Of course, the date and place is a nod to the delegates who met in Philadelphia in 1776 to declare independence from the British monarchy, who the founding fathers said had failed to address the grievances of Americans.

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2:00pm

Wed February 22, 2012
The Two-Way

'A Long Time Coming,' Obama Says Of African-American Museum

An artist's conception of what the Smithsonian's National Museum of African American History and Culture will look like when it's finished in 2015. The Washington Monument is in the background.
Freelon Adjaye Bond/SmithGroup Courtesy of the museum

1:55pm

Wed February 22, 2012
Oscar's Top Documentaries

Underdog Football Team Shines In 'Undefeated'

Filmmakers Dan Lindsay and T.J. Martin spent nine months in North Memphis, Tenn. with the Manassas Tigers.
The Weinstein Company

All throughout the school's 110-year history, the Manassas High School football team in Memphis, Tenn., was known as a losing team. In 2009, volunteer coach Bill Courtney led the struggling Manassas Tigers to the playoffs.

Filmmakers Dan Lindsay and T.J. Martin chronicle the challenges of the team — on and off the field — in the documentary Undefeated.

Lindsay and Martin talk with NPR's Neal Conan about the film, nominated for an Academy Award in the documentary feature category.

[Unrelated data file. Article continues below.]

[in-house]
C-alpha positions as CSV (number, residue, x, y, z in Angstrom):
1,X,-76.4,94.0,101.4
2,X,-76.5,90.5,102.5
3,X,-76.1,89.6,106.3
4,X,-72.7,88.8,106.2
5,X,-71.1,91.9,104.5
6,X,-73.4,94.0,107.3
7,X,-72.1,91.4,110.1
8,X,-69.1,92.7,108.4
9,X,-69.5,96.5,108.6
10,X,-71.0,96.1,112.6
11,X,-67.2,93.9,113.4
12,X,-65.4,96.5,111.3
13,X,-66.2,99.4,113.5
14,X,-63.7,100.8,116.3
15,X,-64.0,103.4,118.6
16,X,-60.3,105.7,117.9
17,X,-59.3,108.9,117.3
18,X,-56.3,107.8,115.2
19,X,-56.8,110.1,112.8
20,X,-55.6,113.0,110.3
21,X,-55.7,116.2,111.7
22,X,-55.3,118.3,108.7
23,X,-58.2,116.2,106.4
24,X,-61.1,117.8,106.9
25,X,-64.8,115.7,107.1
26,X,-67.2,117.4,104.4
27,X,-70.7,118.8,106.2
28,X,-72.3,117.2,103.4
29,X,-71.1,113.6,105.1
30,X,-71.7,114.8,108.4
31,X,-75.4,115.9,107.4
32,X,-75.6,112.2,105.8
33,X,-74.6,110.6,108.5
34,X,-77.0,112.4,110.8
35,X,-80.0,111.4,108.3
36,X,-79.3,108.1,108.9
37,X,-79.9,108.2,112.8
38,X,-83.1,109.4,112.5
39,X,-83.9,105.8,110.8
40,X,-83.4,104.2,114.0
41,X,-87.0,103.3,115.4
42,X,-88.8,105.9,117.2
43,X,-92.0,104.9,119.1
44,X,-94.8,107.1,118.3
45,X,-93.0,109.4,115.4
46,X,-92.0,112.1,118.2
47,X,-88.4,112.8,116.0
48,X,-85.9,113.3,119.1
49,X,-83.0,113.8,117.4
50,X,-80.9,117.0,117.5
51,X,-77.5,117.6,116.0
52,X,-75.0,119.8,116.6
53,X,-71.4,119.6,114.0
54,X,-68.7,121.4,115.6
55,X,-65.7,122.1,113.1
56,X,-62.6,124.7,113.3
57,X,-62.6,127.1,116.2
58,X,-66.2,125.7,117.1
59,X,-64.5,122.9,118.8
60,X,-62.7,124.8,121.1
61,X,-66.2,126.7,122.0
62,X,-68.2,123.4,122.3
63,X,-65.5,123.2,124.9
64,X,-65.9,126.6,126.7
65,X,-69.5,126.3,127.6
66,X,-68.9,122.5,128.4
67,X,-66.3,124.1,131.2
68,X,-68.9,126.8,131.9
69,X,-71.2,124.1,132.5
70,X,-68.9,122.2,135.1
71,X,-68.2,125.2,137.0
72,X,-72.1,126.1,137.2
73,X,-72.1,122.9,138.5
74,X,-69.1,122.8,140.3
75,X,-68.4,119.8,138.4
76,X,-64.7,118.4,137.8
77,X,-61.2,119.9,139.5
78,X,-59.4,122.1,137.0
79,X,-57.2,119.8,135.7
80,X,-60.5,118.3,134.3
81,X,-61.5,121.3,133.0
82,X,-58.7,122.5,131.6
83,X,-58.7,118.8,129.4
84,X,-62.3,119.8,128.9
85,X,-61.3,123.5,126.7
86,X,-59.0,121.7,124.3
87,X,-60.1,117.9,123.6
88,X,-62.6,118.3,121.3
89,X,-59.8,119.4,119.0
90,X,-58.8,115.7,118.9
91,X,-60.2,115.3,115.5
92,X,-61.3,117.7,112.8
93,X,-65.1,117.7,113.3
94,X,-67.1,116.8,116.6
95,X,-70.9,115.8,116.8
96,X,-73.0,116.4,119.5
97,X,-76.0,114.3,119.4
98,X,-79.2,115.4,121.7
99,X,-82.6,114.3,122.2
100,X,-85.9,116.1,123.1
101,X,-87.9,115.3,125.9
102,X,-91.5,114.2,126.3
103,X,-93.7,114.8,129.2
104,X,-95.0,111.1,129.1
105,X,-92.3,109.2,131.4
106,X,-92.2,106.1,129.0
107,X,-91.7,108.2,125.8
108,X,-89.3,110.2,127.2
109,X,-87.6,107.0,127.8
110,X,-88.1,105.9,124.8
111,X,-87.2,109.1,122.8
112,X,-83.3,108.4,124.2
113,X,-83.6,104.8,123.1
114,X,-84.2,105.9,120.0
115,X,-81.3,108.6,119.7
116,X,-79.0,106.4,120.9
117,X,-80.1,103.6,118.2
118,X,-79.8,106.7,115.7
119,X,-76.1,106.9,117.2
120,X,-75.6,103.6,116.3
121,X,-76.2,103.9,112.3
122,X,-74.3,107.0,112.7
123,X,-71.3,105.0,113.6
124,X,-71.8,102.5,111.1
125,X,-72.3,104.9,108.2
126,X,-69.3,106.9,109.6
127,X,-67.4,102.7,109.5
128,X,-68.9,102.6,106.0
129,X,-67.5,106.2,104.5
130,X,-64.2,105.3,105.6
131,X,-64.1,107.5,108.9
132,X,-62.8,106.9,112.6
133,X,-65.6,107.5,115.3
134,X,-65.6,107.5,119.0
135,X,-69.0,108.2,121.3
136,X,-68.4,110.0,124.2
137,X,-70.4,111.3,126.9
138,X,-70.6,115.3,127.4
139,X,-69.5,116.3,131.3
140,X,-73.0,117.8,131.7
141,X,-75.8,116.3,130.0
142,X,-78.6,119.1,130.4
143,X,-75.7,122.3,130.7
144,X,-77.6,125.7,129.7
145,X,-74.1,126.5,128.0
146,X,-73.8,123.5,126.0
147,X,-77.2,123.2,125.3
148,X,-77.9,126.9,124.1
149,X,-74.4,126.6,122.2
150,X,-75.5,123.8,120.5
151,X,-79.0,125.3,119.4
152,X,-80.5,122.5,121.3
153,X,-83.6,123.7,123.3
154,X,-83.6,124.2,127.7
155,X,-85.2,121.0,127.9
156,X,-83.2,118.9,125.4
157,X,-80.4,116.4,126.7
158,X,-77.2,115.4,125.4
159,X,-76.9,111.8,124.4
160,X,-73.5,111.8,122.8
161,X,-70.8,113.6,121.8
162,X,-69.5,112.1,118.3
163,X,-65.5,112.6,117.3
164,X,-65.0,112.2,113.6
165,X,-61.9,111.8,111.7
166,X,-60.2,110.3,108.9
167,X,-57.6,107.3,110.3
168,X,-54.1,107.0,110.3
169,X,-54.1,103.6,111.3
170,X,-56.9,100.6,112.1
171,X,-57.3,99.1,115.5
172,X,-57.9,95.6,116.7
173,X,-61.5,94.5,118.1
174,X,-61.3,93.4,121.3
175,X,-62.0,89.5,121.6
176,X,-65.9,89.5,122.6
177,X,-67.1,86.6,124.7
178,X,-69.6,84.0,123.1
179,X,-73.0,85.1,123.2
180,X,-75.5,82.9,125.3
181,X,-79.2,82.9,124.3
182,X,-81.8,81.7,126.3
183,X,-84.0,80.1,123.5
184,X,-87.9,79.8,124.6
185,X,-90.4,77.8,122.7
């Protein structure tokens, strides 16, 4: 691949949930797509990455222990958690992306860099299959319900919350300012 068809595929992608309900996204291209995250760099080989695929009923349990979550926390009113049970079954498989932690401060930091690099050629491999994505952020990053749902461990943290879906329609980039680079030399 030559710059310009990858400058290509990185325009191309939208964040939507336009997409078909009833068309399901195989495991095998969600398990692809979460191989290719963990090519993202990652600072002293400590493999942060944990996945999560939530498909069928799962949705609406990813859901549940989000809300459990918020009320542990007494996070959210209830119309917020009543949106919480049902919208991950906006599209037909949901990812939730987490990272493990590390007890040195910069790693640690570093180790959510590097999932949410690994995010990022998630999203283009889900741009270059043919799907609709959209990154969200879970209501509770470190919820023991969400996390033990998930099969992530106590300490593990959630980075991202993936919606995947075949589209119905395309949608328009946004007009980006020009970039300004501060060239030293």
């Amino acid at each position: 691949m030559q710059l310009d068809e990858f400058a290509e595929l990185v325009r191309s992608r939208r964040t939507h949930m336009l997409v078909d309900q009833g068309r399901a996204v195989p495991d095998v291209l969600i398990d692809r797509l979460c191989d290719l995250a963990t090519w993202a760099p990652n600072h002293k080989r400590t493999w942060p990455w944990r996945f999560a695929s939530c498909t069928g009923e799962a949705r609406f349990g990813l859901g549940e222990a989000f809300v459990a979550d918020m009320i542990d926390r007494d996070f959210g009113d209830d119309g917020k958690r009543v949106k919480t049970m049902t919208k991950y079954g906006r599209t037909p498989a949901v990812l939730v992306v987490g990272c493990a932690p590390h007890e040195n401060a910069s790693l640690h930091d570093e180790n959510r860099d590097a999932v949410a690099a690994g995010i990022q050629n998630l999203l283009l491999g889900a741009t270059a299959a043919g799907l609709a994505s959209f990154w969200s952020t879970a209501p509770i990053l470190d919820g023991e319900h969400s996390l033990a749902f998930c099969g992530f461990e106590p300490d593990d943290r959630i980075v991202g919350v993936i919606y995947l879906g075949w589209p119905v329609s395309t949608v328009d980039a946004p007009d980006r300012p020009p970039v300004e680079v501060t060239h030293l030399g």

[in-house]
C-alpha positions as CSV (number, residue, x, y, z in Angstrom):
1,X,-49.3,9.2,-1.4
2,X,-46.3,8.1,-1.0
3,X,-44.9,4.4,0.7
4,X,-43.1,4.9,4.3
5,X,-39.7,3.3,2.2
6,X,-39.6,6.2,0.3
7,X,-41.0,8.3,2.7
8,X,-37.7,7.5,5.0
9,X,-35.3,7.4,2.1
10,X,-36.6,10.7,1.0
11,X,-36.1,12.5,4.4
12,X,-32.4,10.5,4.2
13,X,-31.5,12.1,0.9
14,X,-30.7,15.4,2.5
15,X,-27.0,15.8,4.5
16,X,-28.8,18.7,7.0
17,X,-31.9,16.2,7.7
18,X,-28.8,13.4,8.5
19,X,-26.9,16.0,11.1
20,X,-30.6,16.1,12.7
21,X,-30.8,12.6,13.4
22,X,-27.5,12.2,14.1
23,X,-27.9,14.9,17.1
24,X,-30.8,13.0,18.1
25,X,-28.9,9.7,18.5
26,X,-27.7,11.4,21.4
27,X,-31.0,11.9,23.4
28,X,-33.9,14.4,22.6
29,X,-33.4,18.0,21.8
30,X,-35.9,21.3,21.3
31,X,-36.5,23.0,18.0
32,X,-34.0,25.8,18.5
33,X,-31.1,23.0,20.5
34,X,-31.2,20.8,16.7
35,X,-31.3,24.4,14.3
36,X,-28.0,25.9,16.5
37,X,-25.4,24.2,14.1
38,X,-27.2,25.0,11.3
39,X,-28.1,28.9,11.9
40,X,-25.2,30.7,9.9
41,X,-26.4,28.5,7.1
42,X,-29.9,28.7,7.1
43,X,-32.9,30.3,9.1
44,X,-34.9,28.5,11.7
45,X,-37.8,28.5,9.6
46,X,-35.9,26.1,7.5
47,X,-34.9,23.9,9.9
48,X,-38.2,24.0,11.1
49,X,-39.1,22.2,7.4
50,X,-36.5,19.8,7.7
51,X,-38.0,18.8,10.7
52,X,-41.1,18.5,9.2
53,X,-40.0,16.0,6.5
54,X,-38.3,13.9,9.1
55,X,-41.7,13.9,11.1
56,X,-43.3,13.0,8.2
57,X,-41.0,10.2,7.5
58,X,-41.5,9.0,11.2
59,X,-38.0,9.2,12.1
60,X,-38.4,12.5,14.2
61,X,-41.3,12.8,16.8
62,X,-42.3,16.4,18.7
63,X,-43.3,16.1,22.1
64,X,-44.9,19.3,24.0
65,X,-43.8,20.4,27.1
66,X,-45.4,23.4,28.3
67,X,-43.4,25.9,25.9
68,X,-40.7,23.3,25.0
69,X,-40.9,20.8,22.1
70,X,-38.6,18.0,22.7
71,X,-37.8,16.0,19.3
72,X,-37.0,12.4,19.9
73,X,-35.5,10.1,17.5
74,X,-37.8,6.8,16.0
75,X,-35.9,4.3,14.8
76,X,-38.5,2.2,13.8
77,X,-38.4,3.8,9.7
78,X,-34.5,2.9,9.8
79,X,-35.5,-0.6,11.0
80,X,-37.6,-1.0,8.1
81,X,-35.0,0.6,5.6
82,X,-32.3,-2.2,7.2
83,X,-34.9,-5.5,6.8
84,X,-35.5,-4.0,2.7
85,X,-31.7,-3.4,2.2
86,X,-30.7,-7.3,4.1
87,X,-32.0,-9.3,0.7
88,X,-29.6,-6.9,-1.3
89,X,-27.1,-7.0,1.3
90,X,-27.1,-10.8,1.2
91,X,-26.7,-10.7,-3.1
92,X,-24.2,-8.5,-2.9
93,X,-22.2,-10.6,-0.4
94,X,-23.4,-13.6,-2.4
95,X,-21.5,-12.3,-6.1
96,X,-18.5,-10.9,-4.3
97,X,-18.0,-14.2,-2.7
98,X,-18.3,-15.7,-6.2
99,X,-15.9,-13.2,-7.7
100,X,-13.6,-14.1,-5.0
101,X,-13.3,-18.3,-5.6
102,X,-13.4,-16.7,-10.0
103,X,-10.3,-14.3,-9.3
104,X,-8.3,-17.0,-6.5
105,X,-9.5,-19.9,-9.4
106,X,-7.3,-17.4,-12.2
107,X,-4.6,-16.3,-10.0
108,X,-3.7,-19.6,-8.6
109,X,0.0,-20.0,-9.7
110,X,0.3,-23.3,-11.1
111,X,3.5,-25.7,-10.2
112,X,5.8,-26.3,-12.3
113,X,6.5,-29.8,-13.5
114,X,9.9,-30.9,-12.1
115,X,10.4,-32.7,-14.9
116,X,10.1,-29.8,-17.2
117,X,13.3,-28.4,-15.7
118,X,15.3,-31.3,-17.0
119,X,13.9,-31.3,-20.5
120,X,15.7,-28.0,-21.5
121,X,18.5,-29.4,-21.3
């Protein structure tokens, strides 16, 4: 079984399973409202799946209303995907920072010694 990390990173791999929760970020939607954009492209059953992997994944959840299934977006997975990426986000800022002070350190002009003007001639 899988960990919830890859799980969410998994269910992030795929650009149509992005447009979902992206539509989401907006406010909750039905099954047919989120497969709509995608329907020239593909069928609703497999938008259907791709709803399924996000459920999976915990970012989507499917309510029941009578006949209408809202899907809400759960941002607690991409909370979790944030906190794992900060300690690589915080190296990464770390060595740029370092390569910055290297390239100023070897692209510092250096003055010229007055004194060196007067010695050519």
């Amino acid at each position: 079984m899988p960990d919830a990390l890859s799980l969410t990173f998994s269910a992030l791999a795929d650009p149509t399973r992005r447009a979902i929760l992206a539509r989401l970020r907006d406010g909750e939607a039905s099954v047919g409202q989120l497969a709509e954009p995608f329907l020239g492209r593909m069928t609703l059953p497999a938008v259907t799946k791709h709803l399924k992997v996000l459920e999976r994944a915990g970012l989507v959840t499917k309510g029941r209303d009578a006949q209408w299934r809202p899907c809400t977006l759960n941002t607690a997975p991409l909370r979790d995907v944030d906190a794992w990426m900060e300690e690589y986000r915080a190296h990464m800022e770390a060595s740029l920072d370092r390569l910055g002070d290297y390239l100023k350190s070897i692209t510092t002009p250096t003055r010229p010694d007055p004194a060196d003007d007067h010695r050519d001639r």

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1:48pm

Wed February 22, 2012
News

What's Driving The Backlash Against Traffic Cameras

Across the country, fed up drivers are fighting back against traffic cameras that target motorists who speed or run red lights. In Los Angeles, technician Charles Riggings services a traffic camera in 2010.
Damian Dovarganes AP

Have you ever opened your mail and found a traffic ticket sticking you with a not-so-small fine? If so, your reaction might well have been, "What the [expletive]?"

Then maybe you looked carefully at the enclosed photo and realized the vehicle shown (allegedly) running a red light or speeding was, in fact, yours.

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1:26pm

Wed February 22, 2012
National Security

Dealing With Dictators, The U.S. Playbook Varies

Originally published on Wed February 22, 2012 4:44 pm

The U.S. has taken very different approaches to authoritarian rulers in recent years. President Obama has called for the ouster of Syrian President Bashar Assad, shown here in Damascus on Jan. 11, but has resisted calls for the use of U.S. military force against the Syrian regime.
STR AFP/Getty Images

What is America's policy when it comes to dictators? Well, it depends.

The U.S. has adopted different approaches toward different dictators and authoritarian regimes in recent years. In some cases — notably Iraq and Afghanistan — the U.S. military invaded to change the leaders of those countries.

But American presidents have also hosted friendly visits with leaders from undemocratic countries with questionable human rights records.